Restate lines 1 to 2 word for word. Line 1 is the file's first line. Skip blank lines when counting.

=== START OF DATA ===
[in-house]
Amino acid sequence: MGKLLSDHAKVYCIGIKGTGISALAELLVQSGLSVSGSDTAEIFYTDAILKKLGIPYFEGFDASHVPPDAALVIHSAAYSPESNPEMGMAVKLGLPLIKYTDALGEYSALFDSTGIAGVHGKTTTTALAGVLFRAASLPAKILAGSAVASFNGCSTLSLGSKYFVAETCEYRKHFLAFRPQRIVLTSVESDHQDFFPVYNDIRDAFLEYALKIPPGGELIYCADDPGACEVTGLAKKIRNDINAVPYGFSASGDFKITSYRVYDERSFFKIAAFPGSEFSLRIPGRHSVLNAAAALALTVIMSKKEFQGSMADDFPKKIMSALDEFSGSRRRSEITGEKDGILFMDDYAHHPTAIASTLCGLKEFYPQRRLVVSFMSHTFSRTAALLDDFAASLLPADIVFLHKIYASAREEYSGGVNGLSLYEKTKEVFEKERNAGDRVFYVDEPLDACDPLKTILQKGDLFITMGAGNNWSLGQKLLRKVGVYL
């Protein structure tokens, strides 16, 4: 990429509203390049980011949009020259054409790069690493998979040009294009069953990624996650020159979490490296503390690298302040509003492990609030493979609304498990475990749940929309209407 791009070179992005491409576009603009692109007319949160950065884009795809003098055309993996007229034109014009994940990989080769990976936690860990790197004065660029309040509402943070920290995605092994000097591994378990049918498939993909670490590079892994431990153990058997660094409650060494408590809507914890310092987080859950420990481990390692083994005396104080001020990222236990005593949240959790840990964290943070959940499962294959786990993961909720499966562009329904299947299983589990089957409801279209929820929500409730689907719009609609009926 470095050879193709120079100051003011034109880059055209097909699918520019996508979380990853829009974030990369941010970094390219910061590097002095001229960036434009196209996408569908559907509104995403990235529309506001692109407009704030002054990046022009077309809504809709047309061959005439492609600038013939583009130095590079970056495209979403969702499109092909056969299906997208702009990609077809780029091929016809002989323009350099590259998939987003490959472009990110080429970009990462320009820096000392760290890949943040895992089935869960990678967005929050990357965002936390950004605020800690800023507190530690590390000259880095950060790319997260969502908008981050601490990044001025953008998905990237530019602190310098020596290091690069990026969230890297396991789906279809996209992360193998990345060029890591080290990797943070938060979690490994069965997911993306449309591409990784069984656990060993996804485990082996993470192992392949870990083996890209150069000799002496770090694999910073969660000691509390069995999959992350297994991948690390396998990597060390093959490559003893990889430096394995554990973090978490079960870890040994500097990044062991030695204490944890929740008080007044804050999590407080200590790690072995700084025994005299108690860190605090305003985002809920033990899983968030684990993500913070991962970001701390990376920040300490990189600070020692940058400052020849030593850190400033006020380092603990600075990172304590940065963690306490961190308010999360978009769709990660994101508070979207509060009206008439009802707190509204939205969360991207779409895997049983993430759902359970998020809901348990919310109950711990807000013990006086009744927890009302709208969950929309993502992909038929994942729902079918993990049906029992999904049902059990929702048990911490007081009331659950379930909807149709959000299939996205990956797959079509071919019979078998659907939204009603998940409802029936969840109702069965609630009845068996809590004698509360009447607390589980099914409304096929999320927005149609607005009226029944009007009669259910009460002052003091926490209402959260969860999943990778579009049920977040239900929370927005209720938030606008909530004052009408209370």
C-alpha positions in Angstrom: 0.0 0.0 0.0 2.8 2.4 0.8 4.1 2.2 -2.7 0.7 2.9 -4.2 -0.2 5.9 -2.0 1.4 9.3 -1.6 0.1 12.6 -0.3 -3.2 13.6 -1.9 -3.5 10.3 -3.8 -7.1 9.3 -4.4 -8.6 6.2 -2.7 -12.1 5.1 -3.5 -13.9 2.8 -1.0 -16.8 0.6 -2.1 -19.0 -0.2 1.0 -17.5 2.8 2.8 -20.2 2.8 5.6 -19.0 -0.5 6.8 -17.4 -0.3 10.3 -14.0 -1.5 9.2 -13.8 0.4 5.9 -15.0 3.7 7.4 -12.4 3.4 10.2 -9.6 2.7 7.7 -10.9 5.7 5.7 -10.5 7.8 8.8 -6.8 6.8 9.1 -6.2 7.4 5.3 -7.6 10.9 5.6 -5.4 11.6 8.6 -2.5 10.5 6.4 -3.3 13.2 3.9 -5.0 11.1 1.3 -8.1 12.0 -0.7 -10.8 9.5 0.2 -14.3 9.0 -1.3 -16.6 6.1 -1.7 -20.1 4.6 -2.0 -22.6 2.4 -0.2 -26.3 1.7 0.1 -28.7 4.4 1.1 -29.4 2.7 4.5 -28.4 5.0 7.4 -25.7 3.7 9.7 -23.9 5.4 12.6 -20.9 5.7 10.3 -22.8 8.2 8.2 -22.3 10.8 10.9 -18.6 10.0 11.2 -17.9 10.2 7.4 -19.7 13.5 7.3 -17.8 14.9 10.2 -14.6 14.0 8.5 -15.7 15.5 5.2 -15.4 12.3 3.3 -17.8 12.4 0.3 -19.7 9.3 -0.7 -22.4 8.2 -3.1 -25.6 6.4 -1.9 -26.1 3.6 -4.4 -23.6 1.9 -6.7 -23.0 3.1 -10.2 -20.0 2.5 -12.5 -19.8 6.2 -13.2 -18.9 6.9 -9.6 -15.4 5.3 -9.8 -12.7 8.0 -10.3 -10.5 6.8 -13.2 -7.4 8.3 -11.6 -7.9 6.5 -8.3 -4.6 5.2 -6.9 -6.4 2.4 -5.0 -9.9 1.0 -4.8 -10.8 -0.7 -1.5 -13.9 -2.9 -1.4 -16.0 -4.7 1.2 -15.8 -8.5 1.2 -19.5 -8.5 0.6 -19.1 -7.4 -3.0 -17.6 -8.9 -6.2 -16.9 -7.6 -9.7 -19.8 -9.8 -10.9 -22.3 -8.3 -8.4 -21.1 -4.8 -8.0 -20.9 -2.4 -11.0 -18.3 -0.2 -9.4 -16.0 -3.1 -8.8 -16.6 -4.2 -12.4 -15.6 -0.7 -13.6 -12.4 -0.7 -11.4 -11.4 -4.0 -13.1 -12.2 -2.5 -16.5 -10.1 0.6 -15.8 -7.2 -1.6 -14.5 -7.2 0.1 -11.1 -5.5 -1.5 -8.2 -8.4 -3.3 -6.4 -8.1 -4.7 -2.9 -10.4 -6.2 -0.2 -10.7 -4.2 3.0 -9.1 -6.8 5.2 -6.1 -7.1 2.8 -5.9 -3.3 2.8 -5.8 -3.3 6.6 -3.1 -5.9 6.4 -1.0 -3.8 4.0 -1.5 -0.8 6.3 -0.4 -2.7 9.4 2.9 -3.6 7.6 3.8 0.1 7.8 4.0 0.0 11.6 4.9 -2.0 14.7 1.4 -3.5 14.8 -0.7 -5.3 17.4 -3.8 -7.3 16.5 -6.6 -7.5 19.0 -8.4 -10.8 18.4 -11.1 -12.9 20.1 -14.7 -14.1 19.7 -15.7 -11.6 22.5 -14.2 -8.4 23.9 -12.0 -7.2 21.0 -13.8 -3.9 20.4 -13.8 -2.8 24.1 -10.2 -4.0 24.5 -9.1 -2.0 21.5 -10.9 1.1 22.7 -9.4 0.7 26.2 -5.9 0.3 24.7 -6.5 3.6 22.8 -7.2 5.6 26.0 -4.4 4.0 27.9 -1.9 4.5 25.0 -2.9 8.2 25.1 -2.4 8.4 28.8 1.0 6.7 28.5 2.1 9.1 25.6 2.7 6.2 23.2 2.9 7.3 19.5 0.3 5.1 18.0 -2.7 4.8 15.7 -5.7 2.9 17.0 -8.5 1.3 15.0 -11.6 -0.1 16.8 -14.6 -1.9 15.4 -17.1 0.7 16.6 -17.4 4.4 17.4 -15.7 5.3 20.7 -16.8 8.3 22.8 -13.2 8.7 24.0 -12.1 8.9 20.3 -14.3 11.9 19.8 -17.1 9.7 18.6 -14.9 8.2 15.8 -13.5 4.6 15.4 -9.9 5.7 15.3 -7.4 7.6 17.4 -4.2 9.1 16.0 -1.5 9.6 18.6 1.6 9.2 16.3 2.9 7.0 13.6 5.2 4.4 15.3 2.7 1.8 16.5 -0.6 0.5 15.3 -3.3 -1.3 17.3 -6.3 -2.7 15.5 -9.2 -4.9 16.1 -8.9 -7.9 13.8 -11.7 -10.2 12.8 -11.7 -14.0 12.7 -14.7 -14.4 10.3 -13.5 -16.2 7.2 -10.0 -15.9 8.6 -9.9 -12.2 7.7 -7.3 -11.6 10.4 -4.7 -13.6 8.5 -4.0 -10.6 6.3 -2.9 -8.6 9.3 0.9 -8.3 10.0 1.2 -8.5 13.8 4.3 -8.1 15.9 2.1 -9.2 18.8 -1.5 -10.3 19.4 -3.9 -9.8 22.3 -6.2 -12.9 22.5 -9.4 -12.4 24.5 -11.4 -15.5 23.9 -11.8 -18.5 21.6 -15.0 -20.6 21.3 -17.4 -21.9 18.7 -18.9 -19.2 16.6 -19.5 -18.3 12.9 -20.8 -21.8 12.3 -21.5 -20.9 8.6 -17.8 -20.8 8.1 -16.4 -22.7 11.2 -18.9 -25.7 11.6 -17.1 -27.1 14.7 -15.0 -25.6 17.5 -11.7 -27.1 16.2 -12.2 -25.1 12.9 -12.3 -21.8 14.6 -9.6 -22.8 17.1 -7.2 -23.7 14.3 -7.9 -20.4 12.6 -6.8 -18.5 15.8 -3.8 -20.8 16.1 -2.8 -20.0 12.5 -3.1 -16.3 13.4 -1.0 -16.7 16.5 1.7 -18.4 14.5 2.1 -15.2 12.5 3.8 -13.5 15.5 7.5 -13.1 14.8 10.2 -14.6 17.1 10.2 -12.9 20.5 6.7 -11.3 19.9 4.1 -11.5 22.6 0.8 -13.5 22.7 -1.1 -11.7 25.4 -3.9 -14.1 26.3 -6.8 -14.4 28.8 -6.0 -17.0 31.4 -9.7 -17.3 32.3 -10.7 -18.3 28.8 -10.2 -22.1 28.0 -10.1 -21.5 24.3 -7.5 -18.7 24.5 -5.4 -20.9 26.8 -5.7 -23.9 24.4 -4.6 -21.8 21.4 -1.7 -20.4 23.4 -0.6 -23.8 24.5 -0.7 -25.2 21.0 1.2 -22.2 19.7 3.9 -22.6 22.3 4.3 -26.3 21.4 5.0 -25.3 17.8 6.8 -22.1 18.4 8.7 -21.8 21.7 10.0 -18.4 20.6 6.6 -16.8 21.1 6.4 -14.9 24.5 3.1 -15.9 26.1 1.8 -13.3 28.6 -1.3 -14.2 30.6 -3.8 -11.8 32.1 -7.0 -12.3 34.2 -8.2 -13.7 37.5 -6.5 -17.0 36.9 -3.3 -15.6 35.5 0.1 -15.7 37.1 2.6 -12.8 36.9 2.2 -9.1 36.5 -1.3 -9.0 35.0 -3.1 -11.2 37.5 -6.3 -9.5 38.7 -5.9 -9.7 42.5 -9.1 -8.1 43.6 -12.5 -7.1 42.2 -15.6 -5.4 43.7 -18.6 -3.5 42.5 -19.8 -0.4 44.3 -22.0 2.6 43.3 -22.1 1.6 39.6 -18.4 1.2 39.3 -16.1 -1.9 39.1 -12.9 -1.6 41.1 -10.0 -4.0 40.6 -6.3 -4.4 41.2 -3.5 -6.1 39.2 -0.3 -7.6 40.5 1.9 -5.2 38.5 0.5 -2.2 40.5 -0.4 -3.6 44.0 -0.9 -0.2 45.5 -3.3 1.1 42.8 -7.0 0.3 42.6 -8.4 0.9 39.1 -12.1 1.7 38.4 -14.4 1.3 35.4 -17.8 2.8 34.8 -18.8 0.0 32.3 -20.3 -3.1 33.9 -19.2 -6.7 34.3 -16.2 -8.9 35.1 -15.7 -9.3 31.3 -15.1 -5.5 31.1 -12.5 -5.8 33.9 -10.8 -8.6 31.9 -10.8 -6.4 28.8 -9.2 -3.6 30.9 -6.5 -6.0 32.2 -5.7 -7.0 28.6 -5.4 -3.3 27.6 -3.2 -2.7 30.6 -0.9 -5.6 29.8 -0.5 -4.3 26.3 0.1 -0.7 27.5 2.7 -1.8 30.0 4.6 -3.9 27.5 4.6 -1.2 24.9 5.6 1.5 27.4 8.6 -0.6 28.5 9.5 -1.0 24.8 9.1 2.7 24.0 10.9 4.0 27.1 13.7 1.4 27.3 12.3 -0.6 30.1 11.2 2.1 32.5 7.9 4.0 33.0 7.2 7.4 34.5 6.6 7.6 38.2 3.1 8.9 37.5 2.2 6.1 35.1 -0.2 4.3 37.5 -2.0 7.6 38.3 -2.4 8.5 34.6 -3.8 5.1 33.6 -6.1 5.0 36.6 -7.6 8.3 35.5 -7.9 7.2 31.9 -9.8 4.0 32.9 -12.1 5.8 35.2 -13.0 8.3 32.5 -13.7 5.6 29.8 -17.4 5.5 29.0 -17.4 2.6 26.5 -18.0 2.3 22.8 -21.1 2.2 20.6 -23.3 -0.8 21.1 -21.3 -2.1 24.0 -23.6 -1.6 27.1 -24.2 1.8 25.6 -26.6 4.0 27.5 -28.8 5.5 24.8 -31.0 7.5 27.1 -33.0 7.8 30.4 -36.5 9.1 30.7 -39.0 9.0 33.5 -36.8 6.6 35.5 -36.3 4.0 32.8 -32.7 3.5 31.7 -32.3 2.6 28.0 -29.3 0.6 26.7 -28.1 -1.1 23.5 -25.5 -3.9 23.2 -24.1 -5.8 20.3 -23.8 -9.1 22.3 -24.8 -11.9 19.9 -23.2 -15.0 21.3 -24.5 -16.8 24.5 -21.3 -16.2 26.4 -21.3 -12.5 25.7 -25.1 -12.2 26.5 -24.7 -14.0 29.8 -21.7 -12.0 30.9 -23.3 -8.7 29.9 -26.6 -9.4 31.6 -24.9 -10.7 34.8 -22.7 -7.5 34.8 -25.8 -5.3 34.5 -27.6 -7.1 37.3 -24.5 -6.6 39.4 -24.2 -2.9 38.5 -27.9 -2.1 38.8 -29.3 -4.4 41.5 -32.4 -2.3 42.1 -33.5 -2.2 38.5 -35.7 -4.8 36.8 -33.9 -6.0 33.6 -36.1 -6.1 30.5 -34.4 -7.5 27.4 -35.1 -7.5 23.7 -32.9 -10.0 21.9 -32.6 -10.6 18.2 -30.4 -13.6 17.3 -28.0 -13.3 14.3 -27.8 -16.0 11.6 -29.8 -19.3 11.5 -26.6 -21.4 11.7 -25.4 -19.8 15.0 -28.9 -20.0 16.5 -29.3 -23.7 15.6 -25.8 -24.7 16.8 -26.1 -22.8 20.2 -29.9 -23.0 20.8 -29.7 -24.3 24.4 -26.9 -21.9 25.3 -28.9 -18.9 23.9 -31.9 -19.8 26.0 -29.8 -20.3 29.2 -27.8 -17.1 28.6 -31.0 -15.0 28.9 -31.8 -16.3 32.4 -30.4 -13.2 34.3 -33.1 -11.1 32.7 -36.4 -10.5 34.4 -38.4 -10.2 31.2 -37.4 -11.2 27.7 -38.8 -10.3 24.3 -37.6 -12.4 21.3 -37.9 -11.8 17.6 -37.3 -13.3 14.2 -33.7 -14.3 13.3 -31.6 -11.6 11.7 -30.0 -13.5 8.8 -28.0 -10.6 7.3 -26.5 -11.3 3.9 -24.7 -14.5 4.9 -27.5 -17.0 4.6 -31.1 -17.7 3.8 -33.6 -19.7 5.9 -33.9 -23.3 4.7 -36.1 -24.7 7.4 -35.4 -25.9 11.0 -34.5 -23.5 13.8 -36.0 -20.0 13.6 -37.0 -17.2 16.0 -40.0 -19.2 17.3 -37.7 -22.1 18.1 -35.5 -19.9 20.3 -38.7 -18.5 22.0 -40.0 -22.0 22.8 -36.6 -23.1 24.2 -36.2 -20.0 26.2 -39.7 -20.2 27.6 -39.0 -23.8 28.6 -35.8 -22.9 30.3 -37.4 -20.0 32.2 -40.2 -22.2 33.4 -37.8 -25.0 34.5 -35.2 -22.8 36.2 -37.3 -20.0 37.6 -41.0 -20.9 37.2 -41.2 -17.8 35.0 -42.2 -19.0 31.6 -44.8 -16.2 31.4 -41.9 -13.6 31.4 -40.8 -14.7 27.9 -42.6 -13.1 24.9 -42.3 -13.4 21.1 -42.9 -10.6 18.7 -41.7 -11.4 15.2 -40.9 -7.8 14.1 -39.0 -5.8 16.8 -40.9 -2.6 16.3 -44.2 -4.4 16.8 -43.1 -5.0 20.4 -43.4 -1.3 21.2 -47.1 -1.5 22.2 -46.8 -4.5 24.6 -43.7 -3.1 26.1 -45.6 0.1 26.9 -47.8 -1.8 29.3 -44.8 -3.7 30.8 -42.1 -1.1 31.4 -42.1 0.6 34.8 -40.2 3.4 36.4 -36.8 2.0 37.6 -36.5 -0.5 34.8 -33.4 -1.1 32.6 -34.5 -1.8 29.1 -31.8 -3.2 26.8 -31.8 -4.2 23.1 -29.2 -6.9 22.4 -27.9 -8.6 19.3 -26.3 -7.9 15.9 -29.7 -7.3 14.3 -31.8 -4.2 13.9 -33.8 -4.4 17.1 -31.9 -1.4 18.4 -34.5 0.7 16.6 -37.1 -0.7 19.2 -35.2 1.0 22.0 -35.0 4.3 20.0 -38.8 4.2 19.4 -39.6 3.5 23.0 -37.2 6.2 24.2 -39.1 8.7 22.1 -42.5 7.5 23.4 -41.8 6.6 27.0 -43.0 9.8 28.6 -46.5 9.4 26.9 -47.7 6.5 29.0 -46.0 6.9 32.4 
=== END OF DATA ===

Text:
[in-house]
Amino acid sequence: MGKLLSDHAKVYCIGIKGTGISALAELLVQSGLSVSGSDTAEIFYTDAILKKLGIPYFEGFDASHVPPDAALVIHSAAYSPESNPEMGMAVKLGLPLIKYTDALGEYSALFDSTGIAGVHGKTTTTALAGVLFRAASLPAKILAGSAVASFNGCSTLSLGSKYFVAETCEYRKHFLAFRPQRIVLTSVESDHQDFFPVYNDIRDAFLEYALKIPPGGELIYCADDPGACEVTGLAKKIRNDINAVPYGFSASGDFKITSYRVYDERSFFKIAAFPGSEFSLRIPGRHSVLNAAAALALTVIMSKKEFQGSMADDFPKKIMSALDEFSGSRRRSEITGEKDGILFMDDYAHHPTAIASTLCGLKEFYPQRRLVVSFMSHTFSRTAALLDDFAASLLPADIVFLHKIYASAREEYSGGVNGLSLYEKTKEVFEKERNAGDRVFYVDEPLDACDPLKTILQKGDLFITMGAGNNWSLGQKLLRKVGVYL